My grandmother came from a village called C______. Her name was Disgracia/Flordeluna/Esperanza (pick one, dear reader), and she loved to eat. She and my grandfather, Salvador/Enrique/Arturo (pick one, dear reader) emigrated to the United States in 1940/1945/1950 (pick one, dear reader). During the next 40/50/60 years (pick one, dear reader), they dined out at most 10/15/20 times (pick one, dear reader), usually after baptisms/weddings/funerals (pick one, dear reader). It was only when they had reached their 70s/80s/90s (pick one, dear reader) that my father/mother/uncle (pick one, dear reader), their son/daughter/nephew (pick one, dear reader) and I convinced them that they had worked hard all their lives and now deserved to eat out with some regularity. Thus began a culinary adventure that lasted for the last few years/the last decade (pick one, dear reader) of their lives.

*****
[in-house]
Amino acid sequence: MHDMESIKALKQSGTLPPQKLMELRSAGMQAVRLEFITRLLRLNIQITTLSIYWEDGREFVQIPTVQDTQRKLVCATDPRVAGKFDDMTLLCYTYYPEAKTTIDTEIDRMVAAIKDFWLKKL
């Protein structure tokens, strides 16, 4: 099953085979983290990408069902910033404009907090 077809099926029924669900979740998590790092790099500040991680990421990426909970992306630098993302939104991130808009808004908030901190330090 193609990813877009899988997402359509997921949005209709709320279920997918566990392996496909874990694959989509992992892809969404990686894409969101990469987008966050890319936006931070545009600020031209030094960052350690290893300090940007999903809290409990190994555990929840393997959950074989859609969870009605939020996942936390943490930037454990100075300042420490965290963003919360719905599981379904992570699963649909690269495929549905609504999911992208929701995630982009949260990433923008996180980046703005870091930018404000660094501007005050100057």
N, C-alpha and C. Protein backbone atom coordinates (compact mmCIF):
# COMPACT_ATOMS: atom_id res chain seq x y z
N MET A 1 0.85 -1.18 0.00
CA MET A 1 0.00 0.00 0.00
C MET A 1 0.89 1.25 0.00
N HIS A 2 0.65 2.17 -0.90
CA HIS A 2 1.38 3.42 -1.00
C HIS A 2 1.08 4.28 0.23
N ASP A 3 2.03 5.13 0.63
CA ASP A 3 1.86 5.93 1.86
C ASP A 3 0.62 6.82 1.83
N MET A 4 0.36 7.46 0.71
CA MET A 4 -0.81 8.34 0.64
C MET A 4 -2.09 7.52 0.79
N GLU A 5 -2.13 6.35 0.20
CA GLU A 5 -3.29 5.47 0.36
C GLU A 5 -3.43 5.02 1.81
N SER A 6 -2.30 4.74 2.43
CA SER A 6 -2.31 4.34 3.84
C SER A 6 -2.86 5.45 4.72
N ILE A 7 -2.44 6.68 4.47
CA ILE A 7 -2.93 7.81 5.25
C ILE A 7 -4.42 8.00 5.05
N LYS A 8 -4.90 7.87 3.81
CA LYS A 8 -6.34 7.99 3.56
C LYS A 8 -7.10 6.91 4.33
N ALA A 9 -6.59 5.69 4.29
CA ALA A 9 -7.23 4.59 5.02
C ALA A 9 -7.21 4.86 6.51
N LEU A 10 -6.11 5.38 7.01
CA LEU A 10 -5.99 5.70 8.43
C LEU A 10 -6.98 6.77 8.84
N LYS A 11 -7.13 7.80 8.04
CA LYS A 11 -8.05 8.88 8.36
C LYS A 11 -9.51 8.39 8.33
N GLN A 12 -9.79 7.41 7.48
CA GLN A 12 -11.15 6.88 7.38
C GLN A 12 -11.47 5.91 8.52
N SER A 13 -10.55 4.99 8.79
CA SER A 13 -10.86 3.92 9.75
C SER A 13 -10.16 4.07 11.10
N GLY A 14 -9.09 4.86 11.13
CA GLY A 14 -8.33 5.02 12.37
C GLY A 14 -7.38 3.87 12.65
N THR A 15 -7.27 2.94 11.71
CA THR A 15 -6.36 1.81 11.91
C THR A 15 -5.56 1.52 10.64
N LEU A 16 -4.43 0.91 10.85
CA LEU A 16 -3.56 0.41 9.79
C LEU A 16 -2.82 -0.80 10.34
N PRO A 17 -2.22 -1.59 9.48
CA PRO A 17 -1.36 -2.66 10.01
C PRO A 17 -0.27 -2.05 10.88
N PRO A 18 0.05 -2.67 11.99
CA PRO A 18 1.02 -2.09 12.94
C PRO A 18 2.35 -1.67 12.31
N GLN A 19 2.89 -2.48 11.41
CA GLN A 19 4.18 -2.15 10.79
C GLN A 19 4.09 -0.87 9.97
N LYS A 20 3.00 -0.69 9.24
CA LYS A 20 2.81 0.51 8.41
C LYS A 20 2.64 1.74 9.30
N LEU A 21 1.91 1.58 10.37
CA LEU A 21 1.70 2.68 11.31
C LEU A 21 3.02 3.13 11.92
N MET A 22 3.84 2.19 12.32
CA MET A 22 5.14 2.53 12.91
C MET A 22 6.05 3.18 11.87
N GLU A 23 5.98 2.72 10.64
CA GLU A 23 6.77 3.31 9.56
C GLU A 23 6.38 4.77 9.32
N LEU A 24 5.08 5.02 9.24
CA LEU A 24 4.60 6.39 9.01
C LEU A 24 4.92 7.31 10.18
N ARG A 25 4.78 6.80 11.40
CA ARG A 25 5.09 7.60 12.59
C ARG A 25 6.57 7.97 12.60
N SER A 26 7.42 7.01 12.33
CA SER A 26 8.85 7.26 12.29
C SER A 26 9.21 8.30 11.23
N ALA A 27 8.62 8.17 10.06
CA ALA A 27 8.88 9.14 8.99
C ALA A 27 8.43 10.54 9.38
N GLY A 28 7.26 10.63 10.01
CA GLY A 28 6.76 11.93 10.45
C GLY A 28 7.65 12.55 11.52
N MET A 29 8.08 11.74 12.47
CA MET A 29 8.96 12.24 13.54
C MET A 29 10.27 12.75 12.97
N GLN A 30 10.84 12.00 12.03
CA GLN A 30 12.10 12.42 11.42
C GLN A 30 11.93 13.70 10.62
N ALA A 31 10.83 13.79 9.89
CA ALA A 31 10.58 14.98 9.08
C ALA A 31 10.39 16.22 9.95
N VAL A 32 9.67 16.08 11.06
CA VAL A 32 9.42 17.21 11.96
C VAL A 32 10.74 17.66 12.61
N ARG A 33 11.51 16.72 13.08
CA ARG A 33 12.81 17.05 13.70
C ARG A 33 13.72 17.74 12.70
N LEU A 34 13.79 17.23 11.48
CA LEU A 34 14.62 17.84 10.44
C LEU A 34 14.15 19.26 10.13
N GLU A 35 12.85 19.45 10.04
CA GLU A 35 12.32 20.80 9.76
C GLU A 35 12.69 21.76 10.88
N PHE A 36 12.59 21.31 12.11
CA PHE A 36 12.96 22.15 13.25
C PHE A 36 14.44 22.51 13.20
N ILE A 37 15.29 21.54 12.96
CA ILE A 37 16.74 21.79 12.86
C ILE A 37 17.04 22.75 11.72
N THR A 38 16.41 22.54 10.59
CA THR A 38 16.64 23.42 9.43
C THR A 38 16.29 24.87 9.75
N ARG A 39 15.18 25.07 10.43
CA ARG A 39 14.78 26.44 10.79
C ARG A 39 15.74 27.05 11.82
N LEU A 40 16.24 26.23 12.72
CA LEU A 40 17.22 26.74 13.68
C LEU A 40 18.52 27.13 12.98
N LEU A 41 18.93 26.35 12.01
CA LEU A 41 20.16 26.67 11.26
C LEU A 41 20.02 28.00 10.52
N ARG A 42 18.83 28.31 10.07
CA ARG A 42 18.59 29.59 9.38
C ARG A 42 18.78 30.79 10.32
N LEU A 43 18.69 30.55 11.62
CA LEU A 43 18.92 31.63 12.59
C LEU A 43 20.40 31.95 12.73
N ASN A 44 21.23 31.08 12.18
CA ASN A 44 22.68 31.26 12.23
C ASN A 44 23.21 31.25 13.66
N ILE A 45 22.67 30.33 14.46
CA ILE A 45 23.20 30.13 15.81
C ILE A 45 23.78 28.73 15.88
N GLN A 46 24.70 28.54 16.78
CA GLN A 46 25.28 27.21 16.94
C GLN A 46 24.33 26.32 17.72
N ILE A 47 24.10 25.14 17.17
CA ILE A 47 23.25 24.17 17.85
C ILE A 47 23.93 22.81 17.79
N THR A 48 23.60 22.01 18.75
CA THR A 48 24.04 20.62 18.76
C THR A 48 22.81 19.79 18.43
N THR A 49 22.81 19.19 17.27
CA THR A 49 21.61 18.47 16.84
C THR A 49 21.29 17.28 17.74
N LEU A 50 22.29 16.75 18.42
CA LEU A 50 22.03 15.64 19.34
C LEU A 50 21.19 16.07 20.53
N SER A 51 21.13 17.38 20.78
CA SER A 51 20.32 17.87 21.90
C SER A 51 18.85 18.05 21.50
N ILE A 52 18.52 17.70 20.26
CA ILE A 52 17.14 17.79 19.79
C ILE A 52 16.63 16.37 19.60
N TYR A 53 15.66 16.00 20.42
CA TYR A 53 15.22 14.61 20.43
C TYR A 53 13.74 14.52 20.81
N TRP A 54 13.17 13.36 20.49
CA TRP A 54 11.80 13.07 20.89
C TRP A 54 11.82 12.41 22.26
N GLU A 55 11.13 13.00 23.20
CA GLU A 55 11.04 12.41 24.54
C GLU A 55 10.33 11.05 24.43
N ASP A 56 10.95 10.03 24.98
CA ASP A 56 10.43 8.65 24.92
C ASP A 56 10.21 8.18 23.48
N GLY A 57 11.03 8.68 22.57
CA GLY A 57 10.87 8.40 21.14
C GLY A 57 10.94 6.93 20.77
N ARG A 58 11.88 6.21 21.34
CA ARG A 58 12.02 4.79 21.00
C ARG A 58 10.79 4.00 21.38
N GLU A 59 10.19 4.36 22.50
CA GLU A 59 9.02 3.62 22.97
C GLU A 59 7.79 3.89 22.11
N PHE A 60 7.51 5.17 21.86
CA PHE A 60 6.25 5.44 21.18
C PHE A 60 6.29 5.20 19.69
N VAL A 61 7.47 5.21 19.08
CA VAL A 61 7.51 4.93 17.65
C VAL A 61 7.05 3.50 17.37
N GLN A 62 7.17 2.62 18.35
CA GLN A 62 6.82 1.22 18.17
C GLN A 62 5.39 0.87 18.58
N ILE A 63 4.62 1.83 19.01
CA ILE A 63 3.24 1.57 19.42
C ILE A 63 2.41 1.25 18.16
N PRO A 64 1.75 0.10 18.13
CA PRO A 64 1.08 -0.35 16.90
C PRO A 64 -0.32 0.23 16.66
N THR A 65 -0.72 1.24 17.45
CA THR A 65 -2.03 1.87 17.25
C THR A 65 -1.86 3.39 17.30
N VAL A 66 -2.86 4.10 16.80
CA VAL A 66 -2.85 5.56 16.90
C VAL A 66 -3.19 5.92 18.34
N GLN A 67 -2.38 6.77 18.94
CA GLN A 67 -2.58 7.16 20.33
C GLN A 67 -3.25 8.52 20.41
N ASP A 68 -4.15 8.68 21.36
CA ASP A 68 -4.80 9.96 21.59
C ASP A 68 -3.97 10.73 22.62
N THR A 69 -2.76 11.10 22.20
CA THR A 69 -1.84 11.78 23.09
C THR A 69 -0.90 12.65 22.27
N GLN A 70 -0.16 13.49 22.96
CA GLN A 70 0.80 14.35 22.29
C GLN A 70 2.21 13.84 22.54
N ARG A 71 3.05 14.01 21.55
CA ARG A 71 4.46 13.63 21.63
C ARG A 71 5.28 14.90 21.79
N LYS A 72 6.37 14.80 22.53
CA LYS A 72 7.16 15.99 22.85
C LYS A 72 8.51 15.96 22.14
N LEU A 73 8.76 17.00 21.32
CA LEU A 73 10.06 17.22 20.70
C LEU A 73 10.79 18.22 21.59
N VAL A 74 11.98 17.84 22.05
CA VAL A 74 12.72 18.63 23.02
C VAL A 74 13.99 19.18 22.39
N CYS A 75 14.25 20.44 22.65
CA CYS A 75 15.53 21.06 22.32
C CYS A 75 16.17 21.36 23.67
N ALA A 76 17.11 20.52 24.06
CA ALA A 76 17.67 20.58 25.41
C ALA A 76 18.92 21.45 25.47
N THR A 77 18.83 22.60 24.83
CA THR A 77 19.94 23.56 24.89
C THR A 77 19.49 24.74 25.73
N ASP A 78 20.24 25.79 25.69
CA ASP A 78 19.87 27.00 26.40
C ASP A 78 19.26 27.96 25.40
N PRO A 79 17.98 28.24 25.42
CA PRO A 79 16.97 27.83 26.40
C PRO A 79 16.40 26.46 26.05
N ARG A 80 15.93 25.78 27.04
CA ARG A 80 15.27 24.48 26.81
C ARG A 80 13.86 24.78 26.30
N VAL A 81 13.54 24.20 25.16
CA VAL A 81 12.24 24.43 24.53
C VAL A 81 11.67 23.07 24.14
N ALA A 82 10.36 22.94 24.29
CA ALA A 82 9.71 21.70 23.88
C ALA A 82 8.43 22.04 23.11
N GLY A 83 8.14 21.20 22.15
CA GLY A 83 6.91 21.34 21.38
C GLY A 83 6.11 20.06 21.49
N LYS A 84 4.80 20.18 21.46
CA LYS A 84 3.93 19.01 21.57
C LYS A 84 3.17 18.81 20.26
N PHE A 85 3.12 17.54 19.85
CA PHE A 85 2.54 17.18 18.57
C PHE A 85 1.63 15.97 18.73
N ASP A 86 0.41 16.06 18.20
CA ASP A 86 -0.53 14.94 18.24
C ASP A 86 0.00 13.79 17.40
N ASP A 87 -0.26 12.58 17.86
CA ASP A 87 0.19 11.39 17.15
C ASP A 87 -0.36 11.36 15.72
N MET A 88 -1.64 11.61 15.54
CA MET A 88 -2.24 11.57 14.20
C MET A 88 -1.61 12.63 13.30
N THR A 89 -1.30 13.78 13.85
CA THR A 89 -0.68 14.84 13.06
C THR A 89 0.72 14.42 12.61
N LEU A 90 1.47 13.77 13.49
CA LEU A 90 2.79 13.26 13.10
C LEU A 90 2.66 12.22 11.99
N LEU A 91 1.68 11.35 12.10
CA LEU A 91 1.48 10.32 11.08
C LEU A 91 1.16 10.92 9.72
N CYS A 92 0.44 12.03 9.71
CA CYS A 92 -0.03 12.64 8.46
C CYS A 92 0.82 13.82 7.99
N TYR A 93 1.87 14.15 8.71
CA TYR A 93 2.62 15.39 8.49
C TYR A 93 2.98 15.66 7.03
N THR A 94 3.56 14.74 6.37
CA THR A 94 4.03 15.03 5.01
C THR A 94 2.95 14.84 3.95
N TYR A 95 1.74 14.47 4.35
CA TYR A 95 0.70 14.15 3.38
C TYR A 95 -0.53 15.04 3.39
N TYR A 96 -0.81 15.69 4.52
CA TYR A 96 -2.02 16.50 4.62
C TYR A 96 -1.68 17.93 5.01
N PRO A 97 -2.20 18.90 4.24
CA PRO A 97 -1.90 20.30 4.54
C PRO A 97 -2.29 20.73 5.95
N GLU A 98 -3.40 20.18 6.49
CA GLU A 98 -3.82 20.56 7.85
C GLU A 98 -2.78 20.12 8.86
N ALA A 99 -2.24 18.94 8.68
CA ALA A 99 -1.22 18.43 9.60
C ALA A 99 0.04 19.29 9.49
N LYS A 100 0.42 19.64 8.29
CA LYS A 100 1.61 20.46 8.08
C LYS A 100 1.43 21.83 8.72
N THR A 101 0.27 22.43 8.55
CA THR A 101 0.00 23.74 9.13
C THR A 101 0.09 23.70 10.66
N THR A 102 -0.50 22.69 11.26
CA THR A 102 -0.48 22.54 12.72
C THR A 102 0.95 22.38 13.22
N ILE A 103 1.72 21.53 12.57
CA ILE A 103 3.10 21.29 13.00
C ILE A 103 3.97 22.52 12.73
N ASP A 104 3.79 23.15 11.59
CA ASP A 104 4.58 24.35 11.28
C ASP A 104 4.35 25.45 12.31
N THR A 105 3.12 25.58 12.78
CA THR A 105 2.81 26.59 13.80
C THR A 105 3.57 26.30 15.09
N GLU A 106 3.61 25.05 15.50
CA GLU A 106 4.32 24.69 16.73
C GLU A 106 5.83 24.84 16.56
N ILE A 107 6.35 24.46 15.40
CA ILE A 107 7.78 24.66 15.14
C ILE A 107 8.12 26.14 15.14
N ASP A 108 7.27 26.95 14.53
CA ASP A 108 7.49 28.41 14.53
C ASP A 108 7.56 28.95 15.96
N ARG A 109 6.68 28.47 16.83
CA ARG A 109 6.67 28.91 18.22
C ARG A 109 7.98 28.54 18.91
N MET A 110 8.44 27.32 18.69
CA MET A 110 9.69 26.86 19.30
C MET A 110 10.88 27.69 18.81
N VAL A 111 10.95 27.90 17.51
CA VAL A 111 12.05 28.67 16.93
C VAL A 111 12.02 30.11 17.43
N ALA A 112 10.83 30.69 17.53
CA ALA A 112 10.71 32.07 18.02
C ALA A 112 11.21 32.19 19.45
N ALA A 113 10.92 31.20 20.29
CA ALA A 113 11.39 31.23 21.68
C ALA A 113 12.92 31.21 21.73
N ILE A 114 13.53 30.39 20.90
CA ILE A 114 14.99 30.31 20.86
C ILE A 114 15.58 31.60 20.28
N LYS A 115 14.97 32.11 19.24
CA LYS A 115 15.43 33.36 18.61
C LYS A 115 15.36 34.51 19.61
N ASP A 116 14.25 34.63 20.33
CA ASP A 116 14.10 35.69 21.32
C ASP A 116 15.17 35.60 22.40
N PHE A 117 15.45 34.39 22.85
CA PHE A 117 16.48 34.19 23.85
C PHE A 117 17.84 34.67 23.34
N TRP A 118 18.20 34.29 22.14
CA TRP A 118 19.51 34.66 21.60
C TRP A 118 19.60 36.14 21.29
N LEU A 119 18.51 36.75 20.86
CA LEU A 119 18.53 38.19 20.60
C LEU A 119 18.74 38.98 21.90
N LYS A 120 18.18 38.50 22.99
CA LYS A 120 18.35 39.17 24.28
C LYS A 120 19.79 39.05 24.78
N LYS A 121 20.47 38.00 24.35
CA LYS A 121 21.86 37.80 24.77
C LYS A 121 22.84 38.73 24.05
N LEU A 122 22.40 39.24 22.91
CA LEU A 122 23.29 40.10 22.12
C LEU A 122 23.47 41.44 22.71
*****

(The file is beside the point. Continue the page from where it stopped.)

Right? Has self succeeded in writing an enchanting opening to a story?
Self’s grandmother hated cooking. She wouldn’t have spent five minutes in the kitchen if she could help it. She came from La Paz, Iloilo but wanted to forget that fact. She and my grandfather emigrated to the States as soon as they could escape the country. They never ate out because it would have been an unimaginable luxury. When she was 74, my grandmother died, felled by a stroke in the parking lot of Sam’s Restaurant in Placerville, while my grandparents were on their way to spend a weekend in Lake Tahoe. That marked the end of the adventure.
The above are the facts. Now, self has to think of a story. * * * ## @@ !! ## ## @@ !!
Stay tuned, dear blog reader, stay tuned.